Sixteen staff members at Beirut's port, the site of a massive explosion, have been detained over the deadly blast that devastated large parts of the city, a military prosecutor said on Thursday.
Lebanese authorities had announced an investigation into Tuesday's explosion, which they said was triggered by a fire igniting 2,750 tonnes of ammonium nitrate stored in a warehouse at Beirut's port.
Lebanon's foreign minister said on French radio on Thursday that an investigating committee had been given four days to determine responsibility for the blast, which killed more than 130 people and wounded at least 5,000.
Military prosecutor Fadi Akiki said in a statement that 18 staffers at Beirut's port had been called in for questioning, 16 of whom remain in custody pending further investigations.
They include port and customs officials as well as maintenance workers and their managers, Akiki said.
His statement came as an official confirmed that the central bank had ordered an asset freeze for seven port and customs officials, including Badri Daher, director-general of Lebanon's customs authority.
The official spoke on the condition of anonimity because he is not authorised to speak on the issue.
A banking source confirmed that all the country's commercial banks received the order, which also lifts banking secrecy from accounts owned or linked to those in question.
Even as they counted their dead and cleared streets of debris, many Lebanese were boiling with anger over a blast they see as the most shocking expression yet of their leadership's incompetence.
Many have raised questions as to how such a huge cargo of highly explosive material could have been left unsecured for years.
French President Emmanuel Macron, who visited Lebanon on Thursday, called for an international inquiry, echoing demands widely supported in Lebanon and abroad for an independent probe.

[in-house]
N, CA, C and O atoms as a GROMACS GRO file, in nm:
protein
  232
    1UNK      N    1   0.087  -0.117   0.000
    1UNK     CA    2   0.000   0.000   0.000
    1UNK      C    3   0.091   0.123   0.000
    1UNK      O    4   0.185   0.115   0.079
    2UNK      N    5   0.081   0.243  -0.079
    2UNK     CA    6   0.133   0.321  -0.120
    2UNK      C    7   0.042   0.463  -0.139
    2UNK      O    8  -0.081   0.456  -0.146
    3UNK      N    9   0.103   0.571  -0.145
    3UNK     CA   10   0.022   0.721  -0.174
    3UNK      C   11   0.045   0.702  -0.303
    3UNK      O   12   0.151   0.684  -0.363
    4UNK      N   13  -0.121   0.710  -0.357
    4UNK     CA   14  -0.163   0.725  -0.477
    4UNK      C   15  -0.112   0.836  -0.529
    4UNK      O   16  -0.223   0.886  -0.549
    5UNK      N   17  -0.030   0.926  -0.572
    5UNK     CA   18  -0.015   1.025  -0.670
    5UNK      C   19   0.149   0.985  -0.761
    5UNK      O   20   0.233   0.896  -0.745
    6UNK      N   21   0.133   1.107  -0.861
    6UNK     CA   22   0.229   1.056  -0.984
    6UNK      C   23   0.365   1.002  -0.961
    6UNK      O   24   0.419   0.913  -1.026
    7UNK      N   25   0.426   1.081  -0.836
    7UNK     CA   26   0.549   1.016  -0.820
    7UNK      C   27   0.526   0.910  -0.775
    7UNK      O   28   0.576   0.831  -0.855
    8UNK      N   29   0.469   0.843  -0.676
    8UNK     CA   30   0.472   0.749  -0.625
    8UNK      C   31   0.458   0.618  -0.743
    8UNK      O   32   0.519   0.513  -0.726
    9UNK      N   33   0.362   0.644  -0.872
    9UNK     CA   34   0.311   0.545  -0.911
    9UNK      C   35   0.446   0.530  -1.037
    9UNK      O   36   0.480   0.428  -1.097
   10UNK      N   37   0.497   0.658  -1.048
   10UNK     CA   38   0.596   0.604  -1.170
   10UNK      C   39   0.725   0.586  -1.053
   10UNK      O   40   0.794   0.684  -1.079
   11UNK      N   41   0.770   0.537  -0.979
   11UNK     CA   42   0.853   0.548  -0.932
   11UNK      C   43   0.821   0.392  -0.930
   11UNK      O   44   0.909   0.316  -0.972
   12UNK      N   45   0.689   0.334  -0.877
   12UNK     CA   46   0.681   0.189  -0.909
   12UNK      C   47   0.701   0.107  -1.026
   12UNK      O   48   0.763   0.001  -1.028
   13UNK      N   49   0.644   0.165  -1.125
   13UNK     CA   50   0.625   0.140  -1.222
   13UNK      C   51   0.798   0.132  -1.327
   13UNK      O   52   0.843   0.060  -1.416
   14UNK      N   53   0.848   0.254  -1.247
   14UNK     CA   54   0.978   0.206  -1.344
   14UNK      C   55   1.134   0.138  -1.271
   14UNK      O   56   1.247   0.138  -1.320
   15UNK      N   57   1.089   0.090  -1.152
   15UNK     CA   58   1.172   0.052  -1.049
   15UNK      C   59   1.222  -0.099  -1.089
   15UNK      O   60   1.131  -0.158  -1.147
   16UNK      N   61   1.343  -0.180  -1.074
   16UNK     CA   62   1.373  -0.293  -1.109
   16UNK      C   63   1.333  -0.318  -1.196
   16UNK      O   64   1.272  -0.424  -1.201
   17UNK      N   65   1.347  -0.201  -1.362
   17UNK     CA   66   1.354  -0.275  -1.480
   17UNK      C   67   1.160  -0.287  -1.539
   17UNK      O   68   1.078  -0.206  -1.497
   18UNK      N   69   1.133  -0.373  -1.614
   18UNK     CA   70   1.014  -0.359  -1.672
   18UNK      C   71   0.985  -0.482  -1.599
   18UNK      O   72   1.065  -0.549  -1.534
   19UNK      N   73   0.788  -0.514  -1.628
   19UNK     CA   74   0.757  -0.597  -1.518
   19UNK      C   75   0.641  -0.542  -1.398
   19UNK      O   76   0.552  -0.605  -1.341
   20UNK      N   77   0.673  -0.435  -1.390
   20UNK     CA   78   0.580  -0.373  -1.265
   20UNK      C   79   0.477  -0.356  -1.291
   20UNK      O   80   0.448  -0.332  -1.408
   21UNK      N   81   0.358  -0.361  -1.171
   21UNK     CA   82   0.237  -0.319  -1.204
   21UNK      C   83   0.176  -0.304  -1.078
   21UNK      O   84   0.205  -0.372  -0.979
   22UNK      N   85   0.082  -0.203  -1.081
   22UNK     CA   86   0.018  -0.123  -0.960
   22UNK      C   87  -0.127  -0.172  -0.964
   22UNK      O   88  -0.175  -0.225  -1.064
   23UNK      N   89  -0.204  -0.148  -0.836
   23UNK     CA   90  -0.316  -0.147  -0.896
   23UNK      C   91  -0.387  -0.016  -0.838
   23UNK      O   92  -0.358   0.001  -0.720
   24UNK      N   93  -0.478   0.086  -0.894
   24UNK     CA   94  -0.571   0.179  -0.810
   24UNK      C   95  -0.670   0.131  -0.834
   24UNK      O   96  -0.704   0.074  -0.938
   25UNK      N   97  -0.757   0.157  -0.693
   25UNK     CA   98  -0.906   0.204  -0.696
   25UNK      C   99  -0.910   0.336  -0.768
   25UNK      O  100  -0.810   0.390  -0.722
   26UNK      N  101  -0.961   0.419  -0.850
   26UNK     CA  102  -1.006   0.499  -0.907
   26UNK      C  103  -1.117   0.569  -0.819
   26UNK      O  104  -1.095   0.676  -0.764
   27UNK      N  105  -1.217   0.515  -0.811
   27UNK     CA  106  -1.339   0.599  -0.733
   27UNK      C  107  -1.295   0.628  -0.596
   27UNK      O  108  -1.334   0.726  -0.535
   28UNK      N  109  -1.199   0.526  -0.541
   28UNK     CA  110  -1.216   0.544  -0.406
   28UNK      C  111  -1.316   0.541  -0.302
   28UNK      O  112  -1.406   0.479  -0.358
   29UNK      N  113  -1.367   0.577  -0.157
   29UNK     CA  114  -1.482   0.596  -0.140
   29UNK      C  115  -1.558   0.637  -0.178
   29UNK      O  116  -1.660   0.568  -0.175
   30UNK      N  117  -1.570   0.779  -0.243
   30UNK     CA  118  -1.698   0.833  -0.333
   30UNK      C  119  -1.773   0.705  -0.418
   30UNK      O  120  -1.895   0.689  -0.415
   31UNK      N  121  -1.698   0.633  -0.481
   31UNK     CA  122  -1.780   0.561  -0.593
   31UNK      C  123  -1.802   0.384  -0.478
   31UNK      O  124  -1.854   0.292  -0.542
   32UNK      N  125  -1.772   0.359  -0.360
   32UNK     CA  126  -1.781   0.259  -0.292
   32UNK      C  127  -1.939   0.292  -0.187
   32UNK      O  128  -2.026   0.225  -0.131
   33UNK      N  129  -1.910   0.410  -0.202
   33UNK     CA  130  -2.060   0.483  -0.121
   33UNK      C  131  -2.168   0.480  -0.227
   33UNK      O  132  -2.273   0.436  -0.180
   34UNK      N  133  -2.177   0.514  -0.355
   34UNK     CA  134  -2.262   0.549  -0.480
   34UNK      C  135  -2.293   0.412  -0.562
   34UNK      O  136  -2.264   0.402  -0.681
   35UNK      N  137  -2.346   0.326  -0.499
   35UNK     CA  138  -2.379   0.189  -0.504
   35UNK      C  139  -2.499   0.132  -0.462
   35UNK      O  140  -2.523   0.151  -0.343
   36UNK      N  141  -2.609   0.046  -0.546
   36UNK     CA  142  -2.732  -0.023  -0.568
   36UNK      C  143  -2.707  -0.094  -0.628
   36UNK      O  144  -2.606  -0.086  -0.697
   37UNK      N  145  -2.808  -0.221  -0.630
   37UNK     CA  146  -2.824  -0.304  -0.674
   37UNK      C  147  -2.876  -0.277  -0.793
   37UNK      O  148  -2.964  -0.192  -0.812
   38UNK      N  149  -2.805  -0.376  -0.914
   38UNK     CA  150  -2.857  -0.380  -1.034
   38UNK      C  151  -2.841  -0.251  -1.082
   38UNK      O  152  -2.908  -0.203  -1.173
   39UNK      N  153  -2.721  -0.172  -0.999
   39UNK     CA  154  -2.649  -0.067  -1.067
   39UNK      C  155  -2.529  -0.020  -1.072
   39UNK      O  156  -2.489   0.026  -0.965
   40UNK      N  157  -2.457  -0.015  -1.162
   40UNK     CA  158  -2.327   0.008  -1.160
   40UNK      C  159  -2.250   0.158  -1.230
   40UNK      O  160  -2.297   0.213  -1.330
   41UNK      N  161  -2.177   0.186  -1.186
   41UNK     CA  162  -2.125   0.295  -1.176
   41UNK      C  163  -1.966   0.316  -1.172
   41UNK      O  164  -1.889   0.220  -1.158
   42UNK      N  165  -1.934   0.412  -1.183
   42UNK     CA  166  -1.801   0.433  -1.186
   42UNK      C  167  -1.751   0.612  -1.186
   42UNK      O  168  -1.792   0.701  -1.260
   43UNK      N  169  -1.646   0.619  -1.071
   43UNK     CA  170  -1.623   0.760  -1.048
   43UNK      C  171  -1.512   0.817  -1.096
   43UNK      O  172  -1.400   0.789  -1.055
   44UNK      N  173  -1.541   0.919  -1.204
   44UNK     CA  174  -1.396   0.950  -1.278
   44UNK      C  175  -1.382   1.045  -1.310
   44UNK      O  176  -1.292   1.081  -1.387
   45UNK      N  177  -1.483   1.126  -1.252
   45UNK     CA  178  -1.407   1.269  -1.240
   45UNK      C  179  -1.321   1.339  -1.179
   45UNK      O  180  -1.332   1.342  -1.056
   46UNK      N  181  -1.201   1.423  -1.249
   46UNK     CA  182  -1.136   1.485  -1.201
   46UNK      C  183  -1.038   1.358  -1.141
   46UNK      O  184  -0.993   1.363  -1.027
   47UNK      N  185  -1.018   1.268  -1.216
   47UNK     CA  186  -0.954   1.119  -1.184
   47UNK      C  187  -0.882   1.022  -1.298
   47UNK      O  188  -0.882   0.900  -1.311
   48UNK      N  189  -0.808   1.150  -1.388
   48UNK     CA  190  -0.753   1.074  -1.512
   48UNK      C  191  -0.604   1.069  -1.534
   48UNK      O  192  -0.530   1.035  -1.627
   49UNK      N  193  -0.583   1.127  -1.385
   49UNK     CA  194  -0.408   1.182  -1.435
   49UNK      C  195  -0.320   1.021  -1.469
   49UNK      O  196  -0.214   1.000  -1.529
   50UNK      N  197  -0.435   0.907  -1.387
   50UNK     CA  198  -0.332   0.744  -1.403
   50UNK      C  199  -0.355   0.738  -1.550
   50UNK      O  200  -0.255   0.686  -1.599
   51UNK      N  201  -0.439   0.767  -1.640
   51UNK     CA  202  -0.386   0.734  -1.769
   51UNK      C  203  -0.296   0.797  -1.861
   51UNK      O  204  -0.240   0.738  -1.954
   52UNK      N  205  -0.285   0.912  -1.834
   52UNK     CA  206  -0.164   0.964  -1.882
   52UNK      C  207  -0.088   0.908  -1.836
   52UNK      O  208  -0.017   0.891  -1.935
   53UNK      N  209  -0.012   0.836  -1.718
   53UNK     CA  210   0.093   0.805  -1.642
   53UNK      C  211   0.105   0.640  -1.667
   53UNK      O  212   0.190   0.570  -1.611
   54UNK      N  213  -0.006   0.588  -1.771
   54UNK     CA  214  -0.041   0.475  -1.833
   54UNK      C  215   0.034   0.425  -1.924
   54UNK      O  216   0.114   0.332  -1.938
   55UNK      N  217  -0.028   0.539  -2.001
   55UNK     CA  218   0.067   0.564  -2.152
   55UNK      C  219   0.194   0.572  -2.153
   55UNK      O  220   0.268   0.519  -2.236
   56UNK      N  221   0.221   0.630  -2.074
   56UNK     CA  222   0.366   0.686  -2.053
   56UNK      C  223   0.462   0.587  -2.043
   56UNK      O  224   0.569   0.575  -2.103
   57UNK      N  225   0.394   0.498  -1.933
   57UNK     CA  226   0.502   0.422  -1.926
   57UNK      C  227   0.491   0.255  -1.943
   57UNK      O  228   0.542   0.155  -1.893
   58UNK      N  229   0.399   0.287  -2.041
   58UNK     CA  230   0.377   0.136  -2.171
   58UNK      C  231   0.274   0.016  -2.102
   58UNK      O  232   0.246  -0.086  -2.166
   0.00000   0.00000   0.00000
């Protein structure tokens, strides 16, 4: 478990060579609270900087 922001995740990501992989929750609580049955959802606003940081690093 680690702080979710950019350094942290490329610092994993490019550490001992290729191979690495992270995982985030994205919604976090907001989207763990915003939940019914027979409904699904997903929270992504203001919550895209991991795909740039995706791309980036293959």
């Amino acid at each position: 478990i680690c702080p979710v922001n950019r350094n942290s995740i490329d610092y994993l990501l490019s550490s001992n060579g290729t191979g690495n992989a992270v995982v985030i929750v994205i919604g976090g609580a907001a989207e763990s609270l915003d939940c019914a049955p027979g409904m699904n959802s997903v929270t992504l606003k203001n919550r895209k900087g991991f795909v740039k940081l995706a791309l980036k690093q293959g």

"An international, open and transparent probe is needed to prevent things from remaining hidden and doubt from creeping in," he told reporters at the end of a snap visit to the Lebanese capital.
Macron said a French military aircraft carrier was hours away from landing in Beirut with "rescue teams and investigators to take the search and the probe forward".
The cataclysmic explosion, which left an estimated 300,000 people temporarily homeless and injured around 5,000 people, struck when Lebanon was already battling rampant inflation and rising poverty.
The International Monetary Fund has offered help but Lebanon's political leaders have balked at the measures the monetary institution is requesting for a rescue package to be approved.
To help ease the crisis, an international aid conference for Lebanon would be held "in the coming days," Macron said.
He stressed that the aid raised during the conference would be chanelled "directly to the people, the relief organisations and the teams that need it on the ground".
The French president took a tough tone on the reforms he said were the only thing holding back a massive aid package that could put the ailing country back in the saddle.
Speaking of Lebanon's political leaders, Macron said: "Their responsibility is huge, that of a revamped pact with the Lebanese people in the coming weeks, that of deep change."
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